The command above will schedule a daily backup of the entire cluster at 1am UTC. Velero uses standard Unix cron syntax to specify the schedule frequency and occurrence.

Database Backup

There are two ways to backup the Astronomer Database:

  1. Enable Automatic Backups via your Cloud Provider (Preferred)
  2. Traditional Backup Tools (e.g. pg_dump for Postgresql)

Enable Automatic Backups via your Cloud Provider

The easiest and most reliable way to ensure the database is backed up is to enable automatic backups via your cloud provider. This will create daily backups of your Astronomer Postgresql database.

Refer to the following links to Cloud Provider documentation for creating Postgres Database Backups:

Similar to Velero, one-off snapshots can also be created that will represent the database at that specific time, rather than at the normal scheduled intervals.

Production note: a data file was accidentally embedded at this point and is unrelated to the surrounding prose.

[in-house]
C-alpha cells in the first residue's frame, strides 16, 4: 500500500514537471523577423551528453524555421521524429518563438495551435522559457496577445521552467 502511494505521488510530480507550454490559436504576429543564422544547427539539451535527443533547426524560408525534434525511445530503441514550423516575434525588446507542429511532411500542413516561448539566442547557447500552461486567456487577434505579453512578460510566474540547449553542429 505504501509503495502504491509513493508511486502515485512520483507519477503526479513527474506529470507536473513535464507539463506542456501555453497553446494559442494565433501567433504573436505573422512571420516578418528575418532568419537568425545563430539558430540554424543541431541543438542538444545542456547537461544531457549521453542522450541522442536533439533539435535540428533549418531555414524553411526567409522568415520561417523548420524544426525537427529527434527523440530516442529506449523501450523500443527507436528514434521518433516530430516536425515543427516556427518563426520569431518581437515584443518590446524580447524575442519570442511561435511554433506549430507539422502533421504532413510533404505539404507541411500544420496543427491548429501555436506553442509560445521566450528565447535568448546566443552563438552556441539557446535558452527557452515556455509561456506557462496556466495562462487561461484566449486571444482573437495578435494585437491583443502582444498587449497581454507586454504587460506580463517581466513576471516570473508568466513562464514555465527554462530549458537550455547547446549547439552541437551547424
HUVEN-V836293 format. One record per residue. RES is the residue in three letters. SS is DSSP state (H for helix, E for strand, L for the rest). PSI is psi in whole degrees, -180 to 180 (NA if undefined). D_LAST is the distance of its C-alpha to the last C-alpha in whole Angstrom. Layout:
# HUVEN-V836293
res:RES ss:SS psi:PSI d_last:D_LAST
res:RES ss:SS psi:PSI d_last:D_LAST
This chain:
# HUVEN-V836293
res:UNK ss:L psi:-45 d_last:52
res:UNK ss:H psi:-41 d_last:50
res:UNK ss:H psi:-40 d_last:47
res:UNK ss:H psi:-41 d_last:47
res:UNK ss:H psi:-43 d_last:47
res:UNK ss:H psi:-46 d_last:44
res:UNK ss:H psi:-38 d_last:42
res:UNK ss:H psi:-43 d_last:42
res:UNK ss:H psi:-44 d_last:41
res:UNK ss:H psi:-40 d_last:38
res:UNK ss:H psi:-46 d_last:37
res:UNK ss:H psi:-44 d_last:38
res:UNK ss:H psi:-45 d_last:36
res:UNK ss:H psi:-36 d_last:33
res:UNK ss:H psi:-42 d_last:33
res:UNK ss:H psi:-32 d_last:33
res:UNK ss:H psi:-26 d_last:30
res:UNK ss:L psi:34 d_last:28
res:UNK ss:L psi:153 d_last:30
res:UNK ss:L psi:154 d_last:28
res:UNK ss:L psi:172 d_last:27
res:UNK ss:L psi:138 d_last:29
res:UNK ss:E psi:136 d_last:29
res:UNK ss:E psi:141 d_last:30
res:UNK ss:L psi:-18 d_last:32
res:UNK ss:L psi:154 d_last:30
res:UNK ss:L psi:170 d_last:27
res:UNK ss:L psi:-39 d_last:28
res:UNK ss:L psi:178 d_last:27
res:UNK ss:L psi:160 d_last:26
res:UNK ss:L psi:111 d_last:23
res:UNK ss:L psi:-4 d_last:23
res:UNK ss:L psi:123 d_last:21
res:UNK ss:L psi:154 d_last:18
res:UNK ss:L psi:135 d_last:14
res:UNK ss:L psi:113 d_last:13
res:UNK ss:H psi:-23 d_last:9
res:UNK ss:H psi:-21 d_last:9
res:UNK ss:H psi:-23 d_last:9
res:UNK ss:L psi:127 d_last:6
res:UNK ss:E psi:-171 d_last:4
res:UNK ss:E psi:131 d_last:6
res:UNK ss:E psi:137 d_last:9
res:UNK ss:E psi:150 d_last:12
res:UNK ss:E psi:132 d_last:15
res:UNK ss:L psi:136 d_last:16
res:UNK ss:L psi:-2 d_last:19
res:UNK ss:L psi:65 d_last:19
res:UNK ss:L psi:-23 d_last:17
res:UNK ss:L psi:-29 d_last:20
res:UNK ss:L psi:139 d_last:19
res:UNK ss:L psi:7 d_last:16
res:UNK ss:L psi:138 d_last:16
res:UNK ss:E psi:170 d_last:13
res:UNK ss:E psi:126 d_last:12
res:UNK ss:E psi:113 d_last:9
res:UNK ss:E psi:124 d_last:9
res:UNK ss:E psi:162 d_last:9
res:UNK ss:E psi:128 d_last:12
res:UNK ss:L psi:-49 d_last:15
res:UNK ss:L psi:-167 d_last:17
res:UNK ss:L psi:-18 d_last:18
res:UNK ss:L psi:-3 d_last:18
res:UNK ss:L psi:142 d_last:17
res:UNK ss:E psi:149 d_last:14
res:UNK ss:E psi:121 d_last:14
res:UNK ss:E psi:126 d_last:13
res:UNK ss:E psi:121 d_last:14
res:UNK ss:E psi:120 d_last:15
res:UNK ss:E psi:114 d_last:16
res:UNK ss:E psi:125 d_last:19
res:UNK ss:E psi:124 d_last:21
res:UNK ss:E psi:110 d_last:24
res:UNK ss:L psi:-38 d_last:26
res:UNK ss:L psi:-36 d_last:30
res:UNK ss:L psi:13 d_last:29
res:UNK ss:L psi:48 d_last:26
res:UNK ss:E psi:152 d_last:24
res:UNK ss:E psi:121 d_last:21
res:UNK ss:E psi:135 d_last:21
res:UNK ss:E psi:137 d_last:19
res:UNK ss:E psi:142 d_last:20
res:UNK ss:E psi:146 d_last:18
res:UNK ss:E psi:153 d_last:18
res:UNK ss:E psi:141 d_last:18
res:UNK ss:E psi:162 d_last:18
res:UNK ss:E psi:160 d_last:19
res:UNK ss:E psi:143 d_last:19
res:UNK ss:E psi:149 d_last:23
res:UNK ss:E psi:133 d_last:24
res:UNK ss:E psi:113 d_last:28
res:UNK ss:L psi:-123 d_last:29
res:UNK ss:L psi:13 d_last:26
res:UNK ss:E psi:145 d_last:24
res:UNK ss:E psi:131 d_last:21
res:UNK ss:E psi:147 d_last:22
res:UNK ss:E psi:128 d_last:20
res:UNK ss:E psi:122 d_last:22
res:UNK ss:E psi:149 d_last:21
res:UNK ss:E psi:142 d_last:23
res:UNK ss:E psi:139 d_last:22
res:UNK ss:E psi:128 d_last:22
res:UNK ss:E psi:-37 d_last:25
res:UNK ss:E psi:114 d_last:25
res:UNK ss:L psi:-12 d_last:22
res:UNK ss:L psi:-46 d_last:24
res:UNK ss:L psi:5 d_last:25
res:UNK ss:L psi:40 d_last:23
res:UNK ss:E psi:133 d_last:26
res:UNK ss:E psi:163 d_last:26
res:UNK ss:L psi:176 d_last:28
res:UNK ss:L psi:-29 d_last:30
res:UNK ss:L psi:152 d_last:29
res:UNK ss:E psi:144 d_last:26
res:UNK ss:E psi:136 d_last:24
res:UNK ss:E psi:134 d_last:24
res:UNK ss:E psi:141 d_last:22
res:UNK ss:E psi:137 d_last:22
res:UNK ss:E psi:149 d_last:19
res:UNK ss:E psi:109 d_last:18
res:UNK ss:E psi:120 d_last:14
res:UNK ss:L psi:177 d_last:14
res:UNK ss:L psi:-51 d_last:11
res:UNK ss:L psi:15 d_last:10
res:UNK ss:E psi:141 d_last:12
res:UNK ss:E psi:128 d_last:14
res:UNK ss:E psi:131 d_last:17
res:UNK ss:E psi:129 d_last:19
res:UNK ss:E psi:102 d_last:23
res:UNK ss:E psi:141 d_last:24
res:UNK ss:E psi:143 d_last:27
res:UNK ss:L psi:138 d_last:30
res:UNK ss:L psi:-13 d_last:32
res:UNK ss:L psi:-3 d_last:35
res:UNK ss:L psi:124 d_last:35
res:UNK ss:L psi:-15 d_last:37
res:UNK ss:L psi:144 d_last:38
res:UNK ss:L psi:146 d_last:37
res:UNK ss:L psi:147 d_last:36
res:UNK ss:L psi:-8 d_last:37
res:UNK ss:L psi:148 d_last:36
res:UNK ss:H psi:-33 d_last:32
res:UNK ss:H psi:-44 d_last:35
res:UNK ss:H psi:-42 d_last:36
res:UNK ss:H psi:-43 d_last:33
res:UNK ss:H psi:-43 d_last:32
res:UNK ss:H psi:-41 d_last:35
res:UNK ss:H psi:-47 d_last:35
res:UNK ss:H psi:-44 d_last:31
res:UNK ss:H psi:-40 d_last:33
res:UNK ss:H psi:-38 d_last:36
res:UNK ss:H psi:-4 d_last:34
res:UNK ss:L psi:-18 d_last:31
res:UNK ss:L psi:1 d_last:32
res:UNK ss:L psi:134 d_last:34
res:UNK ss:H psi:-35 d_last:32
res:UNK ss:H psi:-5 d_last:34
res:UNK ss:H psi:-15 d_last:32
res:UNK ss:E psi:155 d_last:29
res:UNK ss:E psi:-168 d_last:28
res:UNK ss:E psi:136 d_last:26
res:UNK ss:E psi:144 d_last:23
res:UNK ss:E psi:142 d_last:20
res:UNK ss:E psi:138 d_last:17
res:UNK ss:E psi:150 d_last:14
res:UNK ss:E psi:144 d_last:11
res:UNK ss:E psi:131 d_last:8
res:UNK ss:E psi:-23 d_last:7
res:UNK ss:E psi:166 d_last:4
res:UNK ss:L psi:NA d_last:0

Traditional Backup Tool (pg_dump):

To run pg_dump successfully, someone with “read” access to the Astronomer Database will need to collect the following (stored as a Kubernetes Secret):

  • Database connection string
  • Username
  • Password

The connection string, which includes username and password, can be obtained via the following command:

kubectl -n astronomer get secret  astronomer-houston-backend -o jsonpath='{.data.connection}' | base64 -D

Restore

In the case of an incident, you’re always free to restore either:

  • A single Airflow Deployment
  • The Whole Platform (all Airflow Deployments)

The guidelines below will cover both, including specifics for restoring both deleted and non-deleted Airflow Deployments.

Single Deployment

The steps below are valid for the Astronomer Platform on Helm3 (Astronomer v0.14+).

Non-Deleted Airflow Deployment